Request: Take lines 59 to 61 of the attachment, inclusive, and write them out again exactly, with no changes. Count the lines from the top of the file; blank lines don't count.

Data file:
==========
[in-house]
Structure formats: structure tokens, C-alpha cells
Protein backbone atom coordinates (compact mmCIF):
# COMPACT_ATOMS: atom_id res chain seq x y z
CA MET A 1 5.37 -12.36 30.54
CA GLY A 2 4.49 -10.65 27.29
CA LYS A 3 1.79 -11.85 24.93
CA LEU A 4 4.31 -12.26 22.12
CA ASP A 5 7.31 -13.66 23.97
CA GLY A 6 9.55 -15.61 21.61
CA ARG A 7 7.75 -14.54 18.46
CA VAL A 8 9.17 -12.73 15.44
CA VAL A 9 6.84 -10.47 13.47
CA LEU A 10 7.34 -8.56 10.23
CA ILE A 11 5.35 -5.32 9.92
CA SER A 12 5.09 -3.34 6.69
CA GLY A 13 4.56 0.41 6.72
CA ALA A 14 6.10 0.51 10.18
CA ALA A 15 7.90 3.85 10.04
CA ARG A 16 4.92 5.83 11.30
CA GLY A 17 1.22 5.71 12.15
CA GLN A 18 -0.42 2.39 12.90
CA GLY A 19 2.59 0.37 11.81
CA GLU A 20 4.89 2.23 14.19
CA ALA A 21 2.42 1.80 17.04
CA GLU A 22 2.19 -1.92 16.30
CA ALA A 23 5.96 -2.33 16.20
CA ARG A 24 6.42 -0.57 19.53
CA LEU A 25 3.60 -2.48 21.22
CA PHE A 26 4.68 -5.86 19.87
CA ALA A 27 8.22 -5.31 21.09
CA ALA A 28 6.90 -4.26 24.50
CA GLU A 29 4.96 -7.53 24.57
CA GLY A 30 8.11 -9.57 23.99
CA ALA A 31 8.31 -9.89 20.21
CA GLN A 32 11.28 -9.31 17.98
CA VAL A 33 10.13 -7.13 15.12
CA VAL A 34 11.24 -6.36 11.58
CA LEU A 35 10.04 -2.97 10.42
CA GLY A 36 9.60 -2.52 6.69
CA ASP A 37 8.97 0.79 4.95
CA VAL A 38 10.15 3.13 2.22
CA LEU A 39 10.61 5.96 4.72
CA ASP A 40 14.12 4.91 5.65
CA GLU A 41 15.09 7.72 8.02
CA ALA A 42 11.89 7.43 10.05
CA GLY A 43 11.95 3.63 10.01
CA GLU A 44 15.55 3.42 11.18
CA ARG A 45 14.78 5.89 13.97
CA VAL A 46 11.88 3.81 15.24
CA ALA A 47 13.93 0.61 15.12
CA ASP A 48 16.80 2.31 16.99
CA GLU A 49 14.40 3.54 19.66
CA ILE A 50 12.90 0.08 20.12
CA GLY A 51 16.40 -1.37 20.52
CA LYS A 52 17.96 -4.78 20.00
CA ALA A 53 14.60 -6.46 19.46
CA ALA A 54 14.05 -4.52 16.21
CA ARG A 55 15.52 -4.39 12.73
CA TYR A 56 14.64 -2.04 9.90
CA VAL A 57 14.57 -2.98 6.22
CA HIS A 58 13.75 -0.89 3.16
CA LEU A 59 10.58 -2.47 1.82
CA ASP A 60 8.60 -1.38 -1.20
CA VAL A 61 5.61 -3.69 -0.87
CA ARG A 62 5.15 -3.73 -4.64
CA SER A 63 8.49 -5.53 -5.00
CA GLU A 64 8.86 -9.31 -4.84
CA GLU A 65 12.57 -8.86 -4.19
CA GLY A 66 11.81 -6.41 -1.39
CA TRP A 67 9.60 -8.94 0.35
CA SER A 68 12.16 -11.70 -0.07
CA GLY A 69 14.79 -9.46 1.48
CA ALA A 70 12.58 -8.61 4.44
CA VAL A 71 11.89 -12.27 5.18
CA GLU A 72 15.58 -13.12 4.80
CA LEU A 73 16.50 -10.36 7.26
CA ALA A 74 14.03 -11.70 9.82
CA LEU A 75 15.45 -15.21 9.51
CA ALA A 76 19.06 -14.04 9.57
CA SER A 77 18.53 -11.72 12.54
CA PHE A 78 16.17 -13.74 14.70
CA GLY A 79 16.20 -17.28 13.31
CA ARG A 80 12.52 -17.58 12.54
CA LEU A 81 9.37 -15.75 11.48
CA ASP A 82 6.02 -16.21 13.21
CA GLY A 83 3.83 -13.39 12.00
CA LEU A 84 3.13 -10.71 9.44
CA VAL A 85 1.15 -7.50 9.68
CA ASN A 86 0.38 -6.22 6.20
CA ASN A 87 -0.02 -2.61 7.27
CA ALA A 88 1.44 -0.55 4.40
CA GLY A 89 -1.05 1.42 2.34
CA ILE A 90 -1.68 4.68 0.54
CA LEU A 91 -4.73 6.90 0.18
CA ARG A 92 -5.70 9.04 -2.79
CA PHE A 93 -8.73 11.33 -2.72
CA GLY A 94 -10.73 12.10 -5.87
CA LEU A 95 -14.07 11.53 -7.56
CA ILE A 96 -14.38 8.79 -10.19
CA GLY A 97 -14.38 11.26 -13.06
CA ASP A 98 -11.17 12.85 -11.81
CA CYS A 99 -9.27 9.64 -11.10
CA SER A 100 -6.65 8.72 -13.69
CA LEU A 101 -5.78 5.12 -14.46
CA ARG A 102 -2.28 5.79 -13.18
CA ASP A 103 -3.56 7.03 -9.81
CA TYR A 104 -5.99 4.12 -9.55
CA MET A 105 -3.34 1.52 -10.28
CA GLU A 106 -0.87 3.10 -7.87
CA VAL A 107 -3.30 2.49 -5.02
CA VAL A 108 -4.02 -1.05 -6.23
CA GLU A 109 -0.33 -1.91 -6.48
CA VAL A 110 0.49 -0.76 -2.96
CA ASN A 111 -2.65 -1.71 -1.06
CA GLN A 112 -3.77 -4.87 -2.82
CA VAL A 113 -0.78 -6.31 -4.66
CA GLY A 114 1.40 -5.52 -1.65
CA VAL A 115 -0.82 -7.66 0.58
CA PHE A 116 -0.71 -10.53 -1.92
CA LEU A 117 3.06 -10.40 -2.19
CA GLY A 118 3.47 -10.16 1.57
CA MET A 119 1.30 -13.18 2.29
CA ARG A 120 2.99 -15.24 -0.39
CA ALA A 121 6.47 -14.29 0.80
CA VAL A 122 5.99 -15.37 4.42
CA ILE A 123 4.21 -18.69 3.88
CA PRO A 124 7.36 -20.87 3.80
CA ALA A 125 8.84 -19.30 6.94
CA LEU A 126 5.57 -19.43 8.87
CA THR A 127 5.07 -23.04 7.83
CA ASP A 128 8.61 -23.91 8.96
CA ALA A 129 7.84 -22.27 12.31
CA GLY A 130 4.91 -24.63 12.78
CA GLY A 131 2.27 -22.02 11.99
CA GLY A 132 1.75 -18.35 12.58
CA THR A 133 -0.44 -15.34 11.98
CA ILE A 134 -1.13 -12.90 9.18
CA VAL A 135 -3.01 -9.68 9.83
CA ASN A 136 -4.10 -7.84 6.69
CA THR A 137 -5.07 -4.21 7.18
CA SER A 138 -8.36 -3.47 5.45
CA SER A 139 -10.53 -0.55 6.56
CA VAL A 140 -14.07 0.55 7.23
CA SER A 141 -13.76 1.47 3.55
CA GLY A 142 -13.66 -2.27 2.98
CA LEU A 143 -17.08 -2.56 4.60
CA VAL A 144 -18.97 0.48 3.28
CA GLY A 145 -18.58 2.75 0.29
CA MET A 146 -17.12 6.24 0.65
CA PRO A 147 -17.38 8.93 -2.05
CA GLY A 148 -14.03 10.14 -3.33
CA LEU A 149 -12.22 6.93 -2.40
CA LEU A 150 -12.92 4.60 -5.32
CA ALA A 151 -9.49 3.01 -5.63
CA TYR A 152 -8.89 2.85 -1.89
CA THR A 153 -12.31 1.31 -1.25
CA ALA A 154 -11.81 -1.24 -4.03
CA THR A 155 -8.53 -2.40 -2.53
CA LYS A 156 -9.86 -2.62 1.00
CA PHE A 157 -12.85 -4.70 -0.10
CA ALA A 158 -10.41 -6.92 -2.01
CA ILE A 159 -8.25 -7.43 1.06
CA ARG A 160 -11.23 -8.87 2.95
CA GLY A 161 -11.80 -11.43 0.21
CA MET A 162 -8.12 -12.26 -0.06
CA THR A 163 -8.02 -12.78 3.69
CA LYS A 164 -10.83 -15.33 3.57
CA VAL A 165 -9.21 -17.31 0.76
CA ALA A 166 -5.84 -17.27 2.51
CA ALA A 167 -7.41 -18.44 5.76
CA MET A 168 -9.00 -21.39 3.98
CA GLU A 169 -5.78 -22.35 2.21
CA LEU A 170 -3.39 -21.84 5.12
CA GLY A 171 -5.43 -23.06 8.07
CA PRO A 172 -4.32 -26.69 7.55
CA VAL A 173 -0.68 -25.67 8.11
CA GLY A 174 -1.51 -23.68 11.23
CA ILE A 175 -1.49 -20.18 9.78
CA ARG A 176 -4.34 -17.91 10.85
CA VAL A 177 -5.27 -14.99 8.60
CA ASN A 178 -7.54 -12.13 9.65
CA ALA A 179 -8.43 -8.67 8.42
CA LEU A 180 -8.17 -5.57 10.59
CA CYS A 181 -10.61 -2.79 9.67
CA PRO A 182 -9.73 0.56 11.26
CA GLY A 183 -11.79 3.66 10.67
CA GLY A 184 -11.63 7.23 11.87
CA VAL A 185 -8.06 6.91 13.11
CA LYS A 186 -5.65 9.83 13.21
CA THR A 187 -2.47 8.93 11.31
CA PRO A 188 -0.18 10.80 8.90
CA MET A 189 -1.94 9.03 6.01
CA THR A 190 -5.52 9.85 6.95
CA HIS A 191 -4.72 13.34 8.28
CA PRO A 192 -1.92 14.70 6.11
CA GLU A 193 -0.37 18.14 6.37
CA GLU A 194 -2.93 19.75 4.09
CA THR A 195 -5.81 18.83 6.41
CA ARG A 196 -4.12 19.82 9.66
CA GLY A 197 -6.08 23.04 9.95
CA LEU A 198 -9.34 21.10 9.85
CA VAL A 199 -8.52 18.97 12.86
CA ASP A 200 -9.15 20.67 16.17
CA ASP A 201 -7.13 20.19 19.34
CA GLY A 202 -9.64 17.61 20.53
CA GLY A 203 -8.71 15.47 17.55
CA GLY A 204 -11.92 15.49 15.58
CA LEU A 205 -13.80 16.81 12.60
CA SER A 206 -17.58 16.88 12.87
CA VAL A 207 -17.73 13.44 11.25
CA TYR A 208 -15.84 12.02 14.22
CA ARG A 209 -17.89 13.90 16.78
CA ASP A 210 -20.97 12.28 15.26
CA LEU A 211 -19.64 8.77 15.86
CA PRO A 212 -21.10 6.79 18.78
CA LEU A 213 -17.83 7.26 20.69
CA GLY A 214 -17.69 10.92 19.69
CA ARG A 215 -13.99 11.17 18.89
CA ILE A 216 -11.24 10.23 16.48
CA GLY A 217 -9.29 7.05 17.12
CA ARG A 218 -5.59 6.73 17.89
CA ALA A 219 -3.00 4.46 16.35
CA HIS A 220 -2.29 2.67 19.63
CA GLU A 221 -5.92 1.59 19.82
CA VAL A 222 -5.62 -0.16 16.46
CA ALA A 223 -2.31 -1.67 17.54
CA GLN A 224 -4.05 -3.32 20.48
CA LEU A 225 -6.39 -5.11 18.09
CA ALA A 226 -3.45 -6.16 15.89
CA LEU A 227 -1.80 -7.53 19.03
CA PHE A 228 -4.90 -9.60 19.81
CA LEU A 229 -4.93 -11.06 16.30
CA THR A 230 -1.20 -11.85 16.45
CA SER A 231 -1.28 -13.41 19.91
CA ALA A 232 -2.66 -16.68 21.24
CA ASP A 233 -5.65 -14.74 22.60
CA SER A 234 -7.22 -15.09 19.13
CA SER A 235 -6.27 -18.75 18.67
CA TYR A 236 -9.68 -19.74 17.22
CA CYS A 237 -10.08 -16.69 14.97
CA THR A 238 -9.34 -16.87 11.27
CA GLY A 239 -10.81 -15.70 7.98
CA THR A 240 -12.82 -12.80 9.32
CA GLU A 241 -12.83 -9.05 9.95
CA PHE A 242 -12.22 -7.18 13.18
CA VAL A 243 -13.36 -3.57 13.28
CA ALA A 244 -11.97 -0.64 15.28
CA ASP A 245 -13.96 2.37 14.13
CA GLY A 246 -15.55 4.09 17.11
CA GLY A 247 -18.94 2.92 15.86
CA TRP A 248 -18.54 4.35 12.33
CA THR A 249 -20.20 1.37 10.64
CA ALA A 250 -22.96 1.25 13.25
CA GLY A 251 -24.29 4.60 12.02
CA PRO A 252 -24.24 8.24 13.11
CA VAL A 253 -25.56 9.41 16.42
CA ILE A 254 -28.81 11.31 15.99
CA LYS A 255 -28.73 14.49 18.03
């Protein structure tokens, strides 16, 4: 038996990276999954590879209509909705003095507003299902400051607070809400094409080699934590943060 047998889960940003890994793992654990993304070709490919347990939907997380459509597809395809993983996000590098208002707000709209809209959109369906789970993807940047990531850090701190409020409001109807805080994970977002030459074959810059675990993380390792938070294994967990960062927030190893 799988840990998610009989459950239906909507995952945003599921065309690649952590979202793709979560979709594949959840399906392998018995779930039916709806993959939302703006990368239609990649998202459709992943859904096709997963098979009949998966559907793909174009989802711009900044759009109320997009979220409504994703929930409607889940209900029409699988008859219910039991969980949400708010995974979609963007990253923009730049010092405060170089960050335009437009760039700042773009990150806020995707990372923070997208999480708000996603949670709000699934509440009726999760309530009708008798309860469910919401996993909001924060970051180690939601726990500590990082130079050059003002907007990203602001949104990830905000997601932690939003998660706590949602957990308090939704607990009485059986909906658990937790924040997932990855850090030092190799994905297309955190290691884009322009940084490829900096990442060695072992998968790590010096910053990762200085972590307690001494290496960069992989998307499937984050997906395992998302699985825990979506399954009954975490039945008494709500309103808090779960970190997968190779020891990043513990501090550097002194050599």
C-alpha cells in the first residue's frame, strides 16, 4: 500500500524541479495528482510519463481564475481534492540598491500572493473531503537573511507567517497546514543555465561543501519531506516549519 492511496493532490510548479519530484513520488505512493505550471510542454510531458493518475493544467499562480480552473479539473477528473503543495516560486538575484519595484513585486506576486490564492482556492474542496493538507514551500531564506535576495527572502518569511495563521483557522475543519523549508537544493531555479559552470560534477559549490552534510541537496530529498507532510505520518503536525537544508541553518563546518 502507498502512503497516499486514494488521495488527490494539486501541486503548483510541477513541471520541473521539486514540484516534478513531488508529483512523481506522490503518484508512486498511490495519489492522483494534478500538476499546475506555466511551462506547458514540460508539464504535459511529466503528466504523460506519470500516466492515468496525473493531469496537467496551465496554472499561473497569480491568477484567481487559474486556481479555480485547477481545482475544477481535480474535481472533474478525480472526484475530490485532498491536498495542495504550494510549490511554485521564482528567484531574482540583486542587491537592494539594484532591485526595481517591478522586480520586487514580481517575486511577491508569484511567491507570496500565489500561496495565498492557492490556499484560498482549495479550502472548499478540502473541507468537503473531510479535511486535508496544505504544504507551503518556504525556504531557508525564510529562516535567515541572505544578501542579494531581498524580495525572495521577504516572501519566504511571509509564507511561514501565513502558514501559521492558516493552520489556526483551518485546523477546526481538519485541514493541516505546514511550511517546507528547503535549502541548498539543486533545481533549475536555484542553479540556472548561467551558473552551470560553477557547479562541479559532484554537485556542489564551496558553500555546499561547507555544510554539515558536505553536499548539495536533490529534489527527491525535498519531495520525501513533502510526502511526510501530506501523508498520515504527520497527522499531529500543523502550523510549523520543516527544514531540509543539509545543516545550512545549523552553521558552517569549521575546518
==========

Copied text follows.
CA ARG A 55 15.52 -4.39 12.73
CA TYR A 56 14.64 -2.04 9.90
CA VAL A 57 14.57 -2.98 6.22